Since real interest rates have been well below the growth rate of the economy, but the marginal product of capital has remained above, modern economies are dynamically efficient, yet there is a bubble component in public debt. Thus, the present value of primary surpluses can be lower than the outstanding debt and governments can run perpetual deficits by collecting the bubble premia. Yet, there is an upper bound on the size of the deficits that depends on how safe and liquid government debt is and on financial development. Higher spending lowers the interest rate and increases inequality, while redistributive policies shrink the feasible amount of persistent public spending, income tax cuts pay for themselves, inflation volatility reduces fiscal space available for spending, and financial repression increases it.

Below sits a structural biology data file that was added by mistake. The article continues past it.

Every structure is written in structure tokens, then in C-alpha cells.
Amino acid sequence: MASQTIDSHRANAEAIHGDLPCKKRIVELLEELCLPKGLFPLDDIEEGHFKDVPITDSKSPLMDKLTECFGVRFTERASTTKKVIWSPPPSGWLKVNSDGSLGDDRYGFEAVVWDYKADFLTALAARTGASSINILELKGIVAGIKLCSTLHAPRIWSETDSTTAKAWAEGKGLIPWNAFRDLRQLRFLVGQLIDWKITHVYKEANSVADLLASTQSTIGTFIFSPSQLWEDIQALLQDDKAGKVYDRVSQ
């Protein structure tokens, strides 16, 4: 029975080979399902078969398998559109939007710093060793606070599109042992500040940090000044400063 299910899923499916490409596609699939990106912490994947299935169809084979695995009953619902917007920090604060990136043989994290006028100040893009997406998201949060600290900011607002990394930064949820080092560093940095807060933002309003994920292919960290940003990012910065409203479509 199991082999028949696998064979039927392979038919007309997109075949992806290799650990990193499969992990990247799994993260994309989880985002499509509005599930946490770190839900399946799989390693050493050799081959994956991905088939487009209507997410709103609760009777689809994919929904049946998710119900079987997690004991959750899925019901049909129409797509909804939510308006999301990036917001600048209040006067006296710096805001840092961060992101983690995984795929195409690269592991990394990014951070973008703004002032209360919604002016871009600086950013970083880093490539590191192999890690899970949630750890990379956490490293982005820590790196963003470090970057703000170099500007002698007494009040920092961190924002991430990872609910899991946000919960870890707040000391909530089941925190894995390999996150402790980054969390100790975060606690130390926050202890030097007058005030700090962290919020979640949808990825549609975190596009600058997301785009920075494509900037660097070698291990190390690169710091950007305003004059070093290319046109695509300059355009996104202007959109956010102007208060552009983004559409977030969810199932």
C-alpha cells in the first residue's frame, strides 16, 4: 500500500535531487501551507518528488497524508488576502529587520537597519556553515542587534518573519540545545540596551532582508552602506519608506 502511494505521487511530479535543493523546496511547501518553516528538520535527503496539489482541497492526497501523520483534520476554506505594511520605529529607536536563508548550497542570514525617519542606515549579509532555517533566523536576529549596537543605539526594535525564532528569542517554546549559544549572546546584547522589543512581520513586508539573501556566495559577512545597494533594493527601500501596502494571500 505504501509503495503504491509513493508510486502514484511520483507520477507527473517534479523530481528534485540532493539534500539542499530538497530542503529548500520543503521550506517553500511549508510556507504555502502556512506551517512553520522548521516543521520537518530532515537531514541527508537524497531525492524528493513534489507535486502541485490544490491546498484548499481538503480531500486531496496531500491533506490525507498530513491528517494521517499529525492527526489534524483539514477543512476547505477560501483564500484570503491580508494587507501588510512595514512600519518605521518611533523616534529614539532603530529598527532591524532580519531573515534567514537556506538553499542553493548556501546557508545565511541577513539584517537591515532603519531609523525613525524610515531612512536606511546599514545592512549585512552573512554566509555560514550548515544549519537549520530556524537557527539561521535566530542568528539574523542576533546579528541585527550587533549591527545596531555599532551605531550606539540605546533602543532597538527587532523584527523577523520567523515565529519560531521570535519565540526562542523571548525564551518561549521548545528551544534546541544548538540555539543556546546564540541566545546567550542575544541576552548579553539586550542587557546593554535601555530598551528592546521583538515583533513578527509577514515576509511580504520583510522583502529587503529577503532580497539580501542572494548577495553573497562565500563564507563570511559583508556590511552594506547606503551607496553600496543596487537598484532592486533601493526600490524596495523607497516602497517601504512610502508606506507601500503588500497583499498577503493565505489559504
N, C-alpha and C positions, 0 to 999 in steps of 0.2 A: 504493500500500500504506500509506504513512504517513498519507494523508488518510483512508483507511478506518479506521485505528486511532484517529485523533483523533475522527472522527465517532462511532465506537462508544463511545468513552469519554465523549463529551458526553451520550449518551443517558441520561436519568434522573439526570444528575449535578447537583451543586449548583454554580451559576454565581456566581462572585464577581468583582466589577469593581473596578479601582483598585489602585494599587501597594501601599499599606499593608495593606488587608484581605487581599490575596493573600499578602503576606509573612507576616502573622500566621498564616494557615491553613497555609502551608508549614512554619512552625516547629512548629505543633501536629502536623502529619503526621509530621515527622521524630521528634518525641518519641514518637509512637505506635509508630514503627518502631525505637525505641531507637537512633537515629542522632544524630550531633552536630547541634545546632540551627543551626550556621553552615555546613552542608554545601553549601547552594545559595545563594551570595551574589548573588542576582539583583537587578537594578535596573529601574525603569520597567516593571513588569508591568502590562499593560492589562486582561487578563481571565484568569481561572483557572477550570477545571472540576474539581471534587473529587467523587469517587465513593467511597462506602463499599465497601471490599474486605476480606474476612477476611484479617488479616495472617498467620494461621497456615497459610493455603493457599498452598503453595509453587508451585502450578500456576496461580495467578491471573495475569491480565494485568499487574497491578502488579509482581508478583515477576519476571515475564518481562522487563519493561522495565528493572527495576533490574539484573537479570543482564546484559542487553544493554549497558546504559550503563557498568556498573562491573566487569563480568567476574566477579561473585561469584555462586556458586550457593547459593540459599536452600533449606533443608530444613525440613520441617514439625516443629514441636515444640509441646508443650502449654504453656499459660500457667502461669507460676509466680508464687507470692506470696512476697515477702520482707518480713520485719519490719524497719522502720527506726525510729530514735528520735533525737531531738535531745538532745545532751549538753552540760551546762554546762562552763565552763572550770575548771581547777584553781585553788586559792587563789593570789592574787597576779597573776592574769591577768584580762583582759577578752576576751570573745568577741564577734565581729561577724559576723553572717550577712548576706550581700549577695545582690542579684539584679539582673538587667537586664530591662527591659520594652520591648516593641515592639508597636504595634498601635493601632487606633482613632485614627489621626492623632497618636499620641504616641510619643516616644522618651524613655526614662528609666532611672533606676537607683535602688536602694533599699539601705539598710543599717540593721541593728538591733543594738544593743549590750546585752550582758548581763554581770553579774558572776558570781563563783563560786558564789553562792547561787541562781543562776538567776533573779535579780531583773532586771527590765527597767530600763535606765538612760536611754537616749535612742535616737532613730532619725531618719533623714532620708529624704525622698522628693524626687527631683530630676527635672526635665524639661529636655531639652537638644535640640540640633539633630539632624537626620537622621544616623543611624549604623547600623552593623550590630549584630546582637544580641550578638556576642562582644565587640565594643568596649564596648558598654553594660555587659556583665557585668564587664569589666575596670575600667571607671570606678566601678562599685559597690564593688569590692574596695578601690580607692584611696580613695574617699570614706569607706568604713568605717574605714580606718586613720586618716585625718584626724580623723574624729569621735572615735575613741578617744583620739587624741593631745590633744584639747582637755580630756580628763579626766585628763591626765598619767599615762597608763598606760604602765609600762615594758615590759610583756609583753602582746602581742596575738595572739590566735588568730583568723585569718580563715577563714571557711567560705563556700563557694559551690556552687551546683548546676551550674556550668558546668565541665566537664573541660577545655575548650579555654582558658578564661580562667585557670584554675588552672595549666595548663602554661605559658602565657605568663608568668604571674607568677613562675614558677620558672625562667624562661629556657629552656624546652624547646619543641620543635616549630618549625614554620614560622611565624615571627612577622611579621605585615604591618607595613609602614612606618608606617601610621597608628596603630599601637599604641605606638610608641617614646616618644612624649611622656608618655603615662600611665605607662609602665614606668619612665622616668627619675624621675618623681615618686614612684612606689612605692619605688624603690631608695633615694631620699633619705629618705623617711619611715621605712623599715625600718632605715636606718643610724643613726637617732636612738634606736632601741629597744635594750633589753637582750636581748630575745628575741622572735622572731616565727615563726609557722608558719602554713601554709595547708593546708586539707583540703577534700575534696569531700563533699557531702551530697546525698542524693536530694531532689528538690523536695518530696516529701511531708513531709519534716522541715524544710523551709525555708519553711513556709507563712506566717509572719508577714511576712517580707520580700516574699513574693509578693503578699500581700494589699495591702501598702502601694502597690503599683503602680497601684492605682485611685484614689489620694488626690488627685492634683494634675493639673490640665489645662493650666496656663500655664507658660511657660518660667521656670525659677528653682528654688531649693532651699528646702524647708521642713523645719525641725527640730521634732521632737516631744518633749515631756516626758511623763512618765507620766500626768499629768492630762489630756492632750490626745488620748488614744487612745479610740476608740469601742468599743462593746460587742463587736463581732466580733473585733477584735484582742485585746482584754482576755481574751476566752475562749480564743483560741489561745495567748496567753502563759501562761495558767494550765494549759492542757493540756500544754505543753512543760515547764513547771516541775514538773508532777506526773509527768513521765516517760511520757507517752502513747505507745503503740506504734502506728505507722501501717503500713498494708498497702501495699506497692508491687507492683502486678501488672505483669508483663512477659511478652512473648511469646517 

Author(s): Ricardo Reis
Publication Date: December 2020
Publication Site: London School of Economics